For Teenagers, a “Graduated” Driver’s License Saves Lives—and Saves Parents from a Nervous Breakdown


The state of New Jersey is currently debating a bill that would create “graduated licenses” for teenagers, which add more safeguards and restrictions to the process of acquiring a license for 16-year-old drivers. While there is some opposition in New Jersey, these measures have been passed in many other states around the country, including Georgia, where I live, and let me tell you, they make a huge difference for parents. I am an unequivocal supporter of anything that makes teenagers more cautious and conscientious when they get behind the wheel.

First of all, you can’t argue with the statistics. A story in the New York Times, quoting numbers provided by the New Jersey Teen Safe Driving Coalition, says that with teenage drivers, a single passenger raises the risk of a crash by 50 percent and doubles the risk of a driver dying in a crash; three passengers increase the risk of a crash by 200 percent. Most graduated license laws, such as the one we have here in Georgia, prohibit 16-year-olds from driving with another teenager in the car for at least six months. In the second six months after they get the license, teens can’t have more than one other teen in the car. A year after the license, teens still aren’t supposed to have more than three other teens in the car.

Some may argue that it’s close to impossible for the police department to manage these restrictions, that most teens are going to get away with breaking these laws with impunity. That may be true, but the graduated license is more about the parents than the police.

Indeed, according to the New Jersey Teen Safe Driving Coalition, teenagers whose parents set rules and monitor their independent driving are half as likely to get into a crash as teenagers with no parental supervision—and they’re 71 percent less likely to drive while intoxicated and 50 percent more likely to use their seat belts. States that have adapted graduated license requirements have seen their crash rates for teenagers drop by 10 to 30 percent.

For the parent of a teen, there aren’t many things as frightening and disconcerting as letting your teenager out on the road by himself. As I’ve written about here before, it’s a relinquishing of the last bit of control a parent has. And every suburban community is rocked every year or two by yet another tragic story of teenagers dying behind the wheel—often because they were doing something reckless or stupid or they weren’t paying attention. It’s bad enough if you have a disciplined, well-behaved child—if you happen to be the parent of a bad ass, you spend a lot of time talking to Jesus. The insurance industry recognizes the risk involved by practically making you take out a second mortgage on your house in order to pay for the rates to insure a teen driver. And, as I know well, boys cost more than girls to insure. As a matter of fact, even our homeowners insurance agent got involved—when she found out we had a male teen driver in the house, she recommended we take out an “umbrella” policy to protect our house and belongings in case our teen was the cause of some tragedy on the road.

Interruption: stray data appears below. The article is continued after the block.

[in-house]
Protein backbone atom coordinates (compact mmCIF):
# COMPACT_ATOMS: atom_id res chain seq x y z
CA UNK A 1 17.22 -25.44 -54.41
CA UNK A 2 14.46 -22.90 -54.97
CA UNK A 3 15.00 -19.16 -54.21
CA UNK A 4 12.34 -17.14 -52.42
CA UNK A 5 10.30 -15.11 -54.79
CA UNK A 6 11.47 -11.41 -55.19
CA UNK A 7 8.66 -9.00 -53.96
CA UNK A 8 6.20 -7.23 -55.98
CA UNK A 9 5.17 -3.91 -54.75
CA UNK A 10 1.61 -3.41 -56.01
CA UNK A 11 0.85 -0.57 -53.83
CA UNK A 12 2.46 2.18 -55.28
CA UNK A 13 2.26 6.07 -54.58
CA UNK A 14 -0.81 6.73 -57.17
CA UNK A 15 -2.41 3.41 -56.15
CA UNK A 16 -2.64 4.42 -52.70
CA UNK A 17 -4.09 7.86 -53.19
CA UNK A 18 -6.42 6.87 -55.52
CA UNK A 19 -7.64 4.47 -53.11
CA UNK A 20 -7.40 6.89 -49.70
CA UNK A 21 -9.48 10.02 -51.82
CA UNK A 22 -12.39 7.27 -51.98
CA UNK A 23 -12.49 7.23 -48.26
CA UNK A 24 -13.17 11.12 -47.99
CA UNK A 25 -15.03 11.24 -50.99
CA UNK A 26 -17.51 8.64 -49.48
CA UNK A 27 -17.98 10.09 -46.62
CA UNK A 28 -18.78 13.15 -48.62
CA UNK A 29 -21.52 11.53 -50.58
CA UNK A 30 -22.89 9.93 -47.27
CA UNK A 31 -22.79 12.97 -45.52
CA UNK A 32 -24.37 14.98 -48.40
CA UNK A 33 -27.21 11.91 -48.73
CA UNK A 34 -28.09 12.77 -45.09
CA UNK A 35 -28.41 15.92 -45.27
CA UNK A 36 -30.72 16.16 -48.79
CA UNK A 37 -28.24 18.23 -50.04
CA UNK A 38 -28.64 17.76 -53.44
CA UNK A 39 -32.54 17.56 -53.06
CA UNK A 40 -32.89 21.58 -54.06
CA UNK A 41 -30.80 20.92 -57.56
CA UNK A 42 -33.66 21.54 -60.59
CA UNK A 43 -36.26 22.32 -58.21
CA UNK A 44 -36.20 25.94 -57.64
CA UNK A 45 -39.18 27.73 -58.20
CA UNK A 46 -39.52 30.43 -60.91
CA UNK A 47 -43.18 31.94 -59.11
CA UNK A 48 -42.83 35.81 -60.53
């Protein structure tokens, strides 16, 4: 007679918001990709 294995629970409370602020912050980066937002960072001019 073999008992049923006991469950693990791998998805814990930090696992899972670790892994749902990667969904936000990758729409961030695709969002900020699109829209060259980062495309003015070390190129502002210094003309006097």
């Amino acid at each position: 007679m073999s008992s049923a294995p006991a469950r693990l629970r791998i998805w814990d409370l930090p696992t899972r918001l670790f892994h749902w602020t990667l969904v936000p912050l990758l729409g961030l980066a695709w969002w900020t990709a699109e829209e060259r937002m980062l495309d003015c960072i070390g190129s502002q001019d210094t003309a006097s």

For me, the graduated license law was a godsend because it gave me the backing of the legal system when I fought with my son about riding around with his boys. I knew that a car full of knuckleheads was bad news all around—now I could say that he was breaking the law every time he did it. I’m sure he didn’t obey me or the law 100 percent of the time, but I’m also sure he had a bad feeling in the pit of his gut every time he let another teen pile in his car. That bad feeling is what a parent lives for, what makes all those years of arguing and punishment well worth the stress and strife. That bad feeling is the physical manifestation of your voice in your child’s ear. And when that bad feeling comes and gives your child pause, it will sometimes push him to make the right decision. Not every time, mind you, but sometimes.

I thought I could rest a bit easier when the boy went off to college. He didn’t have a car with him and didn’t need one on his school’s small Pennsylvania campus. But he’s a sophomore now and he’s making plans to bring his car back to campus with him in a few weeks.

Once again, let the worrying begin.


1. Teenage Care Traumas: A Dad Loses Control
2. Proof That the Boy Was Listening to the Friendship Lecture: Introducing Chad and Eddie
3. Invasion of the Personality Snatchers—Or, Hurry, the Teenager is Here
4. Teenage Wasteland: When Your Child Gets the Pink Slip, We ALL Pay

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Denene Millner

Mom. NY Times bestselling author. Pop culture ninja. Unapologetic lover of shoes, bacon and babies. Nice with the verbs. Founder of the top black parenting website, MyBrownBaby.

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